Sometime between 1381 and 1395, the south aisle was added as a chantry chapel and family burial place with an altar at its east end.  When the Blounts bought the Manor in the late 15th century, the aisle became their property and their burial place.    There are some interesting monuments in the Bardolf Aisle, including the hatchment of Michael Henry Blount.  A hatchment is a large heraldic painting, originally displayed over the front door of the house of a nobleman upon his death.  After twelve months, the period of mourning, the hatchment was taken down and brought to the church and hung above his tomb.  (“No trophy, sword or hatchment o’er his bones” Hamlet, Act 4, Scene 5)
Some monuments in the Bardolf Aisle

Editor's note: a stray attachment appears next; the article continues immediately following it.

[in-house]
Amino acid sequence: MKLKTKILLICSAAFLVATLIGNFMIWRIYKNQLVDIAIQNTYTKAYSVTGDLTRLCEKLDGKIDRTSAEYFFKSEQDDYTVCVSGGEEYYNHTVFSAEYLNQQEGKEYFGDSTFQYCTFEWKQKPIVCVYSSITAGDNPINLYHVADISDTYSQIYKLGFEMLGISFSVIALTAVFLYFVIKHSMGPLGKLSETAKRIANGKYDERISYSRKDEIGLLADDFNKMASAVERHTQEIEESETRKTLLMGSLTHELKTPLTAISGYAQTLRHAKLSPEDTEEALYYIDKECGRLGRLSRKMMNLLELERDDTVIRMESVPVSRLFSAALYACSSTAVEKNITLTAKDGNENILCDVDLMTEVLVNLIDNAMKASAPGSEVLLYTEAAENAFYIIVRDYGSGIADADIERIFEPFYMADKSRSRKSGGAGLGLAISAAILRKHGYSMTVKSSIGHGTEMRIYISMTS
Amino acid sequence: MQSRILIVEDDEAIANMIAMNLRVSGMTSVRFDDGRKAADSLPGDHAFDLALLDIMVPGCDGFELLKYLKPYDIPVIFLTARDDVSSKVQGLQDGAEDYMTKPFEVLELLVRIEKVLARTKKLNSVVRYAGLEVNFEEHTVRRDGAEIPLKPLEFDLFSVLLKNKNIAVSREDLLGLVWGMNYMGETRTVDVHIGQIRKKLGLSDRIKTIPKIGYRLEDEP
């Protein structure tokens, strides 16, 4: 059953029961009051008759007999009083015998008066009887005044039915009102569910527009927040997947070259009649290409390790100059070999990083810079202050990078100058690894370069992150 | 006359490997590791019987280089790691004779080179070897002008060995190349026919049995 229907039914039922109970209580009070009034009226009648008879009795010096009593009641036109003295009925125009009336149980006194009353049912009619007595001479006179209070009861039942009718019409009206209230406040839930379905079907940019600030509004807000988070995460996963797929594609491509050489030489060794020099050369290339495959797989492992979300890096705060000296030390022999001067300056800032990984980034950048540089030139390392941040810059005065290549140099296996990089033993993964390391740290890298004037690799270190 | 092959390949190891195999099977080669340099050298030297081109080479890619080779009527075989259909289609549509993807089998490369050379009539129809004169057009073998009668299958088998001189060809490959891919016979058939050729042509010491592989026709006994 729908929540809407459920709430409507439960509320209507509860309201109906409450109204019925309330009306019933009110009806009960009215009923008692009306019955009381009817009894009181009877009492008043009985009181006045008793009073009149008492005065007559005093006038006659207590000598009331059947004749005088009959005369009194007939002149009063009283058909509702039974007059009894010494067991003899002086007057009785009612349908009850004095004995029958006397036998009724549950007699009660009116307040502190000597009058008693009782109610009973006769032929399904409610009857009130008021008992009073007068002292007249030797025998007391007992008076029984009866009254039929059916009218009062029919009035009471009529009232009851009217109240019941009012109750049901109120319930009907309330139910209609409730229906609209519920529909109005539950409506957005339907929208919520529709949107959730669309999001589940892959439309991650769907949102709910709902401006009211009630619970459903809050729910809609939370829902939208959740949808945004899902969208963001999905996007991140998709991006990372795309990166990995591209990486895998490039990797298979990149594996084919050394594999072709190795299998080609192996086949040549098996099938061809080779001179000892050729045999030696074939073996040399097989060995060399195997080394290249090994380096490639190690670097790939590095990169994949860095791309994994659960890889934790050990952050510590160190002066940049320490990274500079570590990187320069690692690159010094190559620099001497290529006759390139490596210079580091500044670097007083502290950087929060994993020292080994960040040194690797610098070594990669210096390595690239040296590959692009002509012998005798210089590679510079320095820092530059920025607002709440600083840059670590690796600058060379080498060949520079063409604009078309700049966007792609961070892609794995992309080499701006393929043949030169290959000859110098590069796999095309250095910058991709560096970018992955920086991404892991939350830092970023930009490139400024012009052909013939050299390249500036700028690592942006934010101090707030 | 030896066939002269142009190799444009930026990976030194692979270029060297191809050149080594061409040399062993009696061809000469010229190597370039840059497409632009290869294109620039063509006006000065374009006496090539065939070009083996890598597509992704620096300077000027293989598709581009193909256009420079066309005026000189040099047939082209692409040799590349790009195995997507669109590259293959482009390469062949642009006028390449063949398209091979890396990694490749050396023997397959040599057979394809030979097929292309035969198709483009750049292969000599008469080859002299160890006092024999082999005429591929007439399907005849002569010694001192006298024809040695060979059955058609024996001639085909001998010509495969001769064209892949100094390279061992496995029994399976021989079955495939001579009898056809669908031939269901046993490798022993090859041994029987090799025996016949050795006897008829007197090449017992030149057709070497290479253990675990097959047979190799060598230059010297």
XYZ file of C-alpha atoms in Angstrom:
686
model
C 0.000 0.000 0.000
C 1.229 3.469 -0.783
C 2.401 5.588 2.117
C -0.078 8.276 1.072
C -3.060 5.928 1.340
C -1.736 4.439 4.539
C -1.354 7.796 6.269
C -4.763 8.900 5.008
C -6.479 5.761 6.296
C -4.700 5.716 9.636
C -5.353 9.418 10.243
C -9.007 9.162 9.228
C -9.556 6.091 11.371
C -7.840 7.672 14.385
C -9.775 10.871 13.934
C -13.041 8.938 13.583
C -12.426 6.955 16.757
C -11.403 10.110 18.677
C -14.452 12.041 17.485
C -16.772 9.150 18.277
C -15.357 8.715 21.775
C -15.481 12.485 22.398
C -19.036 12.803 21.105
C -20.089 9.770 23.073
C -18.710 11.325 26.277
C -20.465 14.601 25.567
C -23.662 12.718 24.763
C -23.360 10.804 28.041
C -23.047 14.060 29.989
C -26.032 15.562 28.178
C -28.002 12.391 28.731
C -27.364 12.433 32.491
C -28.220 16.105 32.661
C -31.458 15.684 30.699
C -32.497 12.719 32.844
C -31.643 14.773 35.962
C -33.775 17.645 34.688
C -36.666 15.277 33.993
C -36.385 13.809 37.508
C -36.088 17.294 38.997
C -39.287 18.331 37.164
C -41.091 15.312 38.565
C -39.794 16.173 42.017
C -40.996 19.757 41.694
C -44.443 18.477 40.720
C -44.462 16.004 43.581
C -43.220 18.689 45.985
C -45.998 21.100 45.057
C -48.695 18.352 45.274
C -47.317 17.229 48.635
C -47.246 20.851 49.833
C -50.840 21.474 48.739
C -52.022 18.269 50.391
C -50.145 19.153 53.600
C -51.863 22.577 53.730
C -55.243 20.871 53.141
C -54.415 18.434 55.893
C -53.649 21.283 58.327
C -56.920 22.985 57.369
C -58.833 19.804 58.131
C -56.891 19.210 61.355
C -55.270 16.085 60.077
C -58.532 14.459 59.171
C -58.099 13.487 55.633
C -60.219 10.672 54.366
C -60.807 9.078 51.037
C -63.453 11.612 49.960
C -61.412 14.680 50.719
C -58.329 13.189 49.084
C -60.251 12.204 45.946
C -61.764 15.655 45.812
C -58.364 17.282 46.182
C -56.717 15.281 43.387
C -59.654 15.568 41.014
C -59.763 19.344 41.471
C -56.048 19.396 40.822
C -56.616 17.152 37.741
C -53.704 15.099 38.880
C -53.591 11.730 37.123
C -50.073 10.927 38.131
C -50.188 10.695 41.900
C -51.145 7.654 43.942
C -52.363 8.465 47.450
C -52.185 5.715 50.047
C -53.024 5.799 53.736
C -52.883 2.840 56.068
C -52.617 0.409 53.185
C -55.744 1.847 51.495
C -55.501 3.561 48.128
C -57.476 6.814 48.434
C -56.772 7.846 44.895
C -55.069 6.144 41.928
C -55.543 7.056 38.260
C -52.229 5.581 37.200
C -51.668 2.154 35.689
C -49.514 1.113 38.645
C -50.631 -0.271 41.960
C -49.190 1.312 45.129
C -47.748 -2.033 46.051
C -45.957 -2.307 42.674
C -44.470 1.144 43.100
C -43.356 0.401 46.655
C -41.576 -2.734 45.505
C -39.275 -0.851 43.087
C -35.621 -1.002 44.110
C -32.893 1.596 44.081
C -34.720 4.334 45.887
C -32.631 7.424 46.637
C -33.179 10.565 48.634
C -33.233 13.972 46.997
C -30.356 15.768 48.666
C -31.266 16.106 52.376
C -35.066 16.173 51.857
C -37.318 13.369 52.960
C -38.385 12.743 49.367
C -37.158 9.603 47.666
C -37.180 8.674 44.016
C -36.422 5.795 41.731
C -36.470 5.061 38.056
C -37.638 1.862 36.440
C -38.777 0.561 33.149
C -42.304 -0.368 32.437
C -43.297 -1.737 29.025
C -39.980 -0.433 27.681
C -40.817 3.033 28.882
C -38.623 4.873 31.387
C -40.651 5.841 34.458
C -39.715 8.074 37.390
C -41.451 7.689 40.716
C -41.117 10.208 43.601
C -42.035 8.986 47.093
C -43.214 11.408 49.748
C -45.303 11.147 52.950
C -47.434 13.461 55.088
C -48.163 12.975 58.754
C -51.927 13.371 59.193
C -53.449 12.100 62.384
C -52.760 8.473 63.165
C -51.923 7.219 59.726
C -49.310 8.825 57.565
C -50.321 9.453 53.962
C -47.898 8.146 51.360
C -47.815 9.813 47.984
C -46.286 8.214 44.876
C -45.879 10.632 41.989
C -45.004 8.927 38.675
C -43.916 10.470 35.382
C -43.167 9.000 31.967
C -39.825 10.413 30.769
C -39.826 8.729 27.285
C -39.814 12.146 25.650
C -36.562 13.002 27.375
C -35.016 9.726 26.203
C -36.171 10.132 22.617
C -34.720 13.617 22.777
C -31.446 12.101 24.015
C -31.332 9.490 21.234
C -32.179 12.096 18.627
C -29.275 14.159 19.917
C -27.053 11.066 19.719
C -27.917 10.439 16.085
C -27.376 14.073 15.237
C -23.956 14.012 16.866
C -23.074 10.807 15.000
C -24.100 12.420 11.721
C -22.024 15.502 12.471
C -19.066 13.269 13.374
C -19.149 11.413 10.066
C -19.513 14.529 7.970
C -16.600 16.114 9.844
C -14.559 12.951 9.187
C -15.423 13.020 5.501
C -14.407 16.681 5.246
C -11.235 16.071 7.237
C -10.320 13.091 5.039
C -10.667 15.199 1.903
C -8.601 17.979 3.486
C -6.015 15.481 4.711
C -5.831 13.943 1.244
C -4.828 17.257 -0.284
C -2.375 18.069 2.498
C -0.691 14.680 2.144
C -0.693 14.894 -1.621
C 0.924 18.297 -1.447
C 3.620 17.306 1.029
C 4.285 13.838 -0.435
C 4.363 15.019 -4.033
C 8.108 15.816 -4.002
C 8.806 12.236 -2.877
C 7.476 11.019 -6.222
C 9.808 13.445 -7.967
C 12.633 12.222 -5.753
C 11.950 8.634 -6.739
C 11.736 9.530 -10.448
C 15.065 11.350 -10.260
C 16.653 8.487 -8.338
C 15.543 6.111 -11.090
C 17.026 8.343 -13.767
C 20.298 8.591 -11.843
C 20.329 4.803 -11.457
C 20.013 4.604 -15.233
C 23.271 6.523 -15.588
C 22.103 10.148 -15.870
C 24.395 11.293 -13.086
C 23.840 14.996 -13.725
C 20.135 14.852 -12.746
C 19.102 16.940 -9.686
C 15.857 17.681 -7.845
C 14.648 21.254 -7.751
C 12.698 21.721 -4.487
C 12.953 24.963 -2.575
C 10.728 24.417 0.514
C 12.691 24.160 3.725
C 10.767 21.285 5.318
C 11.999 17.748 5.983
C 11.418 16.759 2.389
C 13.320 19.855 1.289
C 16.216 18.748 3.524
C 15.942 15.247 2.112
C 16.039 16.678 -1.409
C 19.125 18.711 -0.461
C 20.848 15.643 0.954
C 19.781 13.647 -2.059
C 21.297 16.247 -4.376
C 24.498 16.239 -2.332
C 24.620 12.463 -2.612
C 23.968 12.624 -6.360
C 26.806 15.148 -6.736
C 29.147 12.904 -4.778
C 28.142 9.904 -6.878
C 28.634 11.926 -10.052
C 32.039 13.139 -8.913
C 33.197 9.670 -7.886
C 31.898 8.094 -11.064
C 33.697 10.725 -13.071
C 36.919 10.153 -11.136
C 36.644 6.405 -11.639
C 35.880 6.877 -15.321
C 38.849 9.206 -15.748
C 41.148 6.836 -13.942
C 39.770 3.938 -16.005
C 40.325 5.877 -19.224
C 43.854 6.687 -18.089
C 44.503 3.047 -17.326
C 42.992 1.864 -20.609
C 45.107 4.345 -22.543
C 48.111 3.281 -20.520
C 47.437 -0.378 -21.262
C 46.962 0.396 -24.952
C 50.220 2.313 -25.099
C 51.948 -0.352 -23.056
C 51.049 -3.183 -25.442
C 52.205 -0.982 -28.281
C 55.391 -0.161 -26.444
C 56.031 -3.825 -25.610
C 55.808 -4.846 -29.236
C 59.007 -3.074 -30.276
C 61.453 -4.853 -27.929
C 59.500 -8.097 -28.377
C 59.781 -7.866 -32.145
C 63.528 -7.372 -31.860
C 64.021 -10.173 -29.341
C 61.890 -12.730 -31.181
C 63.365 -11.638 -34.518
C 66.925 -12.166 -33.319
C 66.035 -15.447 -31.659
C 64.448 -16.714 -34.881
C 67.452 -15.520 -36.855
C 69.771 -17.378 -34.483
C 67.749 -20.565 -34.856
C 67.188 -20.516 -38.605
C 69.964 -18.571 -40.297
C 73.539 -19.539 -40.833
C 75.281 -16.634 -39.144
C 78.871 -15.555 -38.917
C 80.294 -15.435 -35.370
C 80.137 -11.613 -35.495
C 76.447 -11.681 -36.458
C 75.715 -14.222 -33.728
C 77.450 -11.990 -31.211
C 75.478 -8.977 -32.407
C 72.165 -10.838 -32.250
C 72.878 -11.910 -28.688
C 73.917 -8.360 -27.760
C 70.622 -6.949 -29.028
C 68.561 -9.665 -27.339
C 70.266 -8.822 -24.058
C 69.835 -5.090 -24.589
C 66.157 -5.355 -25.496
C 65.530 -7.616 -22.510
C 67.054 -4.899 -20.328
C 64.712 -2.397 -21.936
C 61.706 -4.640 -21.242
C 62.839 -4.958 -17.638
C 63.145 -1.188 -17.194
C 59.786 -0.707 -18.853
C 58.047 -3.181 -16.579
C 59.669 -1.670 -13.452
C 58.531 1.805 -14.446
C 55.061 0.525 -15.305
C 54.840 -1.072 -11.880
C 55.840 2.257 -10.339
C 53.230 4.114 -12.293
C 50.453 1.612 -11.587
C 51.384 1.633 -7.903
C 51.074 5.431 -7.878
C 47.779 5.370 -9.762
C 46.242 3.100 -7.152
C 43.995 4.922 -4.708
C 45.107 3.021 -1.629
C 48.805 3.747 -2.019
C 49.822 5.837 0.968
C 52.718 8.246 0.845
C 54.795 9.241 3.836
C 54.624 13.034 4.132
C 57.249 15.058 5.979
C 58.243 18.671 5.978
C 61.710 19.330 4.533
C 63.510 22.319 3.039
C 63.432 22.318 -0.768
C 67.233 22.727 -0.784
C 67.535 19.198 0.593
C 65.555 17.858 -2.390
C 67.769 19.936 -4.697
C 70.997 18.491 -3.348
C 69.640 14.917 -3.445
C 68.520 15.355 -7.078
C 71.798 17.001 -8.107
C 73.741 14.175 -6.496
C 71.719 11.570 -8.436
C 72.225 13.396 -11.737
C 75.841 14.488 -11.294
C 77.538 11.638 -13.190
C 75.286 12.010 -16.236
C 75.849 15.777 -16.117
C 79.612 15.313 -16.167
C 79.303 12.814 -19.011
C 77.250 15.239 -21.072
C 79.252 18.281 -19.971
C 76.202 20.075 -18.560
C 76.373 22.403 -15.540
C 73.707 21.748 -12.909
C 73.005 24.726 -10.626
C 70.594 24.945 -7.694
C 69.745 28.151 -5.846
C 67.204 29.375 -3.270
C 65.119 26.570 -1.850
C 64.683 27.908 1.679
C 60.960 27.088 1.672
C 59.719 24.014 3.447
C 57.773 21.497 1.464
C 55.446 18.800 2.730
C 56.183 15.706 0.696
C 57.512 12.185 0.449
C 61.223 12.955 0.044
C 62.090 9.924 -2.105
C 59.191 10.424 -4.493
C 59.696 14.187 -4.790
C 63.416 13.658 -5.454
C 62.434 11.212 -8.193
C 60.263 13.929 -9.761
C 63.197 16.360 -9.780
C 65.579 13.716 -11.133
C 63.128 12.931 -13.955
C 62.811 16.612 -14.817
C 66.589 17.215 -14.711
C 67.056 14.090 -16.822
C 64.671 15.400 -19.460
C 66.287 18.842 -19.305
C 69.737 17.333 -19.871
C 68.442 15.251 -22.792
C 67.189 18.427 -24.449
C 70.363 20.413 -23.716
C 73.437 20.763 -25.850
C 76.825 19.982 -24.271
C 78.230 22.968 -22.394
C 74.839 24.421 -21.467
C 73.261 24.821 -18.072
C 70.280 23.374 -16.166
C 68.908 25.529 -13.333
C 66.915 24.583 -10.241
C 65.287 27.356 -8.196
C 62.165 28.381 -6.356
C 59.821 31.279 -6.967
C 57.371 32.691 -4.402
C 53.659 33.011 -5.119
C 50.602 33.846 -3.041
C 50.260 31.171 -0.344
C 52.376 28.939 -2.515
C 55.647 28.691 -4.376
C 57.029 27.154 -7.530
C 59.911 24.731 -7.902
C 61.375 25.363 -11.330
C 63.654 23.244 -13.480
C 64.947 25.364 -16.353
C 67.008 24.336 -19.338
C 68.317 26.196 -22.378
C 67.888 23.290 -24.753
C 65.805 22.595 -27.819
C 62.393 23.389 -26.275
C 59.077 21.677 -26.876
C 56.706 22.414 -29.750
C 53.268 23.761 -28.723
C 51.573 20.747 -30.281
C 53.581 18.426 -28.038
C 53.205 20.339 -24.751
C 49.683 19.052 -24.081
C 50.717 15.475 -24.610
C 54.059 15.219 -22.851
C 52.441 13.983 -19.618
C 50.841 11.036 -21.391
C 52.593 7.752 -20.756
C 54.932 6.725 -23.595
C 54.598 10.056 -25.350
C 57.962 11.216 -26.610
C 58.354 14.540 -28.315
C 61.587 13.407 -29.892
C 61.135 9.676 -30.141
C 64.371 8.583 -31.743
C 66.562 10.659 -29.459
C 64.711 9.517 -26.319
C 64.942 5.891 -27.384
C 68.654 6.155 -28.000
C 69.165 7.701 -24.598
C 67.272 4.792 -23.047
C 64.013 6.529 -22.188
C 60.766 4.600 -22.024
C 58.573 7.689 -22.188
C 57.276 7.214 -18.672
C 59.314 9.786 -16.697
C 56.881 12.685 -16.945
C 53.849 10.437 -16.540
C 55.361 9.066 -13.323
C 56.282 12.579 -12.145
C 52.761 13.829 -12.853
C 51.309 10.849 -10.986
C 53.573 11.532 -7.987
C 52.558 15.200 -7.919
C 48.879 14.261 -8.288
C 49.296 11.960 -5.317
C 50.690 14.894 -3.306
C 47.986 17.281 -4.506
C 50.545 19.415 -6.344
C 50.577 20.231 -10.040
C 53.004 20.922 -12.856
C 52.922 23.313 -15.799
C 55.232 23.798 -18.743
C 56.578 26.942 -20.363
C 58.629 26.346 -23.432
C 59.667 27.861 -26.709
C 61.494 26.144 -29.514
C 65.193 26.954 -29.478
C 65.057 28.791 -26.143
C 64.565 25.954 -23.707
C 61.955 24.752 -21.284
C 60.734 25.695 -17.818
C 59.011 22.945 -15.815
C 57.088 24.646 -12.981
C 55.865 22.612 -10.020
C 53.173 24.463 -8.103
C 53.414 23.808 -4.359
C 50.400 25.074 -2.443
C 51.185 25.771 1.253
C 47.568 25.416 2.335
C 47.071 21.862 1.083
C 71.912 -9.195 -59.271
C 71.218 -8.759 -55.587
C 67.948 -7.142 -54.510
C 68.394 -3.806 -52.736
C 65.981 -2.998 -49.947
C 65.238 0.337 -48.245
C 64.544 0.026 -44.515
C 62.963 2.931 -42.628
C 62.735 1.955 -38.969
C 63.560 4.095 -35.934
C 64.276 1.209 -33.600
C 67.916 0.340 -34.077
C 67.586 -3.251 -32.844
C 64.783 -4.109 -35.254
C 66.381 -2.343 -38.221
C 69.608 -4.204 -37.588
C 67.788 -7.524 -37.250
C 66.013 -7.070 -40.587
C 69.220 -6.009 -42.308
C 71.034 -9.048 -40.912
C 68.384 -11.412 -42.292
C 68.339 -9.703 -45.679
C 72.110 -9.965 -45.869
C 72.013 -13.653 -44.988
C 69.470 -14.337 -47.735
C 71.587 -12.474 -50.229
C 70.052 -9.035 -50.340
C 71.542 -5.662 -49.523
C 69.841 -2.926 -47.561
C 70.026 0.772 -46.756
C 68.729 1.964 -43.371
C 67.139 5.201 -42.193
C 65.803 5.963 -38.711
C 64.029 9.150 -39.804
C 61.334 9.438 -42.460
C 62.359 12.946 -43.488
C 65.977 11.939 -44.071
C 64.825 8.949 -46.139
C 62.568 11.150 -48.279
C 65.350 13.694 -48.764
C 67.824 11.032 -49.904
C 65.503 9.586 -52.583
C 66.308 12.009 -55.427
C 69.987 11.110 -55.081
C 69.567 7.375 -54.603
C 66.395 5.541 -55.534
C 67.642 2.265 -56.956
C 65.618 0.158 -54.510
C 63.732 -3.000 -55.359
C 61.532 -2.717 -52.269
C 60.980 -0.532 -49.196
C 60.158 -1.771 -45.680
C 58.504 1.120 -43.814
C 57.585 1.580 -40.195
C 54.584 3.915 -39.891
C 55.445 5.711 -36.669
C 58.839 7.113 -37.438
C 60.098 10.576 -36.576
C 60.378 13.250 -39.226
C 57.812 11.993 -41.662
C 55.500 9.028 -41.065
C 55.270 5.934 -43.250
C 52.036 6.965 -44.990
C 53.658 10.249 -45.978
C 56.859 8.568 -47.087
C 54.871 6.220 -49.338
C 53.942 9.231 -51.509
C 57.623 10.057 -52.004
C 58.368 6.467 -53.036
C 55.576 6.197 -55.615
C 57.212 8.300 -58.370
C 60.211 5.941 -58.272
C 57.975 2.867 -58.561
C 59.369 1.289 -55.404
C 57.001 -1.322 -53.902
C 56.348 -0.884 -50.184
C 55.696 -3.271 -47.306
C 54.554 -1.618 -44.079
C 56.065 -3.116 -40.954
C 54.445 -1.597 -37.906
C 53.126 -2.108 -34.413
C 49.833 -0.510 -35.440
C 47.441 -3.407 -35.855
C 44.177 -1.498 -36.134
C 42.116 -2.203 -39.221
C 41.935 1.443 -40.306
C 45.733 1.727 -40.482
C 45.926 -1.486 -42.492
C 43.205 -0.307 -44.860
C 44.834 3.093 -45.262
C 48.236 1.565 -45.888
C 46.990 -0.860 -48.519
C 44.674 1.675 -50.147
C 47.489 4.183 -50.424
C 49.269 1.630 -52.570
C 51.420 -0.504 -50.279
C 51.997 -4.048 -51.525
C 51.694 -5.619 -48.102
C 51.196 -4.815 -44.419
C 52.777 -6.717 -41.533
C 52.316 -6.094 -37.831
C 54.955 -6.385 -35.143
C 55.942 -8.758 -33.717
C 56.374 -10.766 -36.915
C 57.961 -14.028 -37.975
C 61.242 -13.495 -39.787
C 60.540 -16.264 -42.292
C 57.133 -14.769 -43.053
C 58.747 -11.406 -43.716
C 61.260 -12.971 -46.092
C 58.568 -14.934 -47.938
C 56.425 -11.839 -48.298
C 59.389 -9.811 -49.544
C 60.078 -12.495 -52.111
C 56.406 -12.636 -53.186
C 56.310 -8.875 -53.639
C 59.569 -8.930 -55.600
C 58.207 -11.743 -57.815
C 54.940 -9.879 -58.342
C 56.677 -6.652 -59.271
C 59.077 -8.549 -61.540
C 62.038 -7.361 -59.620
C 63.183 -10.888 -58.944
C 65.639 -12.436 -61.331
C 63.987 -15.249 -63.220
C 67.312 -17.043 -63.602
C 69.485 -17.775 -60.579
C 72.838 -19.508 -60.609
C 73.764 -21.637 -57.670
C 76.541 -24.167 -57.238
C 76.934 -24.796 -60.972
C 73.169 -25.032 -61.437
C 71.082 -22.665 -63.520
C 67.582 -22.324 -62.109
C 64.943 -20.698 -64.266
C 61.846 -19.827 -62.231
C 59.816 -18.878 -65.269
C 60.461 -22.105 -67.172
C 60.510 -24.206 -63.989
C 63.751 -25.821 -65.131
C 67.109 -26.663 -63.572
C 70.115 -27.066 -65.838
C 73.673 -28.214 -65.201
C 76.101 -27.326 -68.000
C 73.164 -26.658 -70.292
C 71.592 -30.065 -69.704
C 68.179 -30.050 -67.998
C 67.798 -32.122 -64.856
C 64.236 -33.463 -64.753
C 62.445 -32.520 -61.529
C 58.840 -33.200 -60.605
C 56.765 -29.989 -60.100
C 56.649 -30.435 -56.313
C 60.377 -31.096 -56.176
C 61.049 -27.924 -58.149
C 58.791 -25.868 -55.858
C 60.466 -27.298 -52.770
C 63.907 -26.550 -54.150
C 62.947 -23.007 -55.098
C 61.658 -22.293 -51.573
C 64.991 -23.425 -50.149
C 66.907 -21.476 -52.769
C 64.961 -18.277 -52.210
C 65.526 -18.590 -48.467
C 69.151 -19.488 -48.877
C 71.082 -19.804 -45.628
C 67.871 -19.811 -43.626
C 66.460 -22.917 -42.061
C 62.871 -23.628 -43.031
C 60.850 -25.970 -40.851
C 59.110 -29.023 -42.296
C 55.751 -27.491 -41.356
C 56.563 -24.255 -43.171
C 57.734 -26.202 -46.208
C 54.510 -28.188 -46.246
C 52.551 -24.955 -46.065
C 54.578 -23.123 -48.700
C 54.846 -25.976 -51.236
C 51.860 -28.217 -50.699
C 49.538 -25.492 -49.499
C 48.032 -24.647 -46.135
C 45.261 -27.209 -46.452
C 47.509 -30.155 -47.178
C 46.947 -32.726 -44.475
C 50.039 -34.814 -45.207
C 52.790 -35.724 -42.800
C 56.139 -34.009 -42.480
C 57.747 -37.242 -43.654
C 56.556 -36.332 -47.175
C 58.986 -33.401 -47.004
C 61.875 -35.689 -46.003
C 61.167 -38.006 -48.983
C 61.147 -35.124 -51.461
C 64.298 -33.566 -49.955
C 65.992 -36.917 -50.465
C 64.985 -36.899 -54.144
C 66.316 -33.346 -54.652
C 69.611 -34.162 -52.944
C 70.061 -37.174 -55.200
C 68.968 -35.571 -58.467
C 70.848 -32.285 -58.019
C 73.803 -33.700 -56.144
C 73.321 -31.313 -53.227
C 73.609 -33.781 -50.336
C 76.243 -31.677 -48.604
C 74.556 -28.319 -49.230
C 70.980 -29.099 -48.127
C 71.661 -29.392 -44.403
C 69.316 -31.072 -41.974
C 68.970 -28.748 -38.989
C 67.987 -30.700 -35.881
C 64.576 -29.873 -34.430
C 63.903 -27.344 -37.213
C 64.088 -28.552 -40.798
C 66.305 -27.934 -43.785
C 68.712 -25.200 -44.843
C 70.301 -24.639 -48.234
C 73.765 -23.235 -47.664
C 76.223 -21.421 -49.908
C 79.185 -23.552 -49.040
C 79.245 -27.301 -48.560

The 14th century Bardolf Aisle
Michael Henry Blount's Hatchment
The Bardolf Aisle is separated from the Church and there has been no direct access between aisle and church for almost five hundred years.  Nonetheless, the Bardolf Aisle remains a privately owned Catholic aisle within an Anglican Parish Church.   
The Bardolf Aisle taken from the Church
The Bardolf Aisle & the Parish Church of St Margaret
On the outside south east wall of the church, there is a Mass Dial.  Mass Dials, or scratch dials, were usually located near the main door or the priest door.  A mediaeval device, their main function was to indicate the times of church services.
Then there is Mapledurham Watermill.  This mill, mentioned in the Domesday Book, has had a chequered history but it is now restored.   It is the oldest working watermill on the Thames. Tours  of the mill are available and it is possible to purchase superb flour from its little shop.  I hasten to add that you have not tasted Semolina Pudding unless you have used Mapledurham Watermill semolina!    
Mapledurham Watermill, the oldest working
watermill on the Thames
For a great day out, a visit to Mapledurham House in Oxfordshire is one that will surely please and delight you.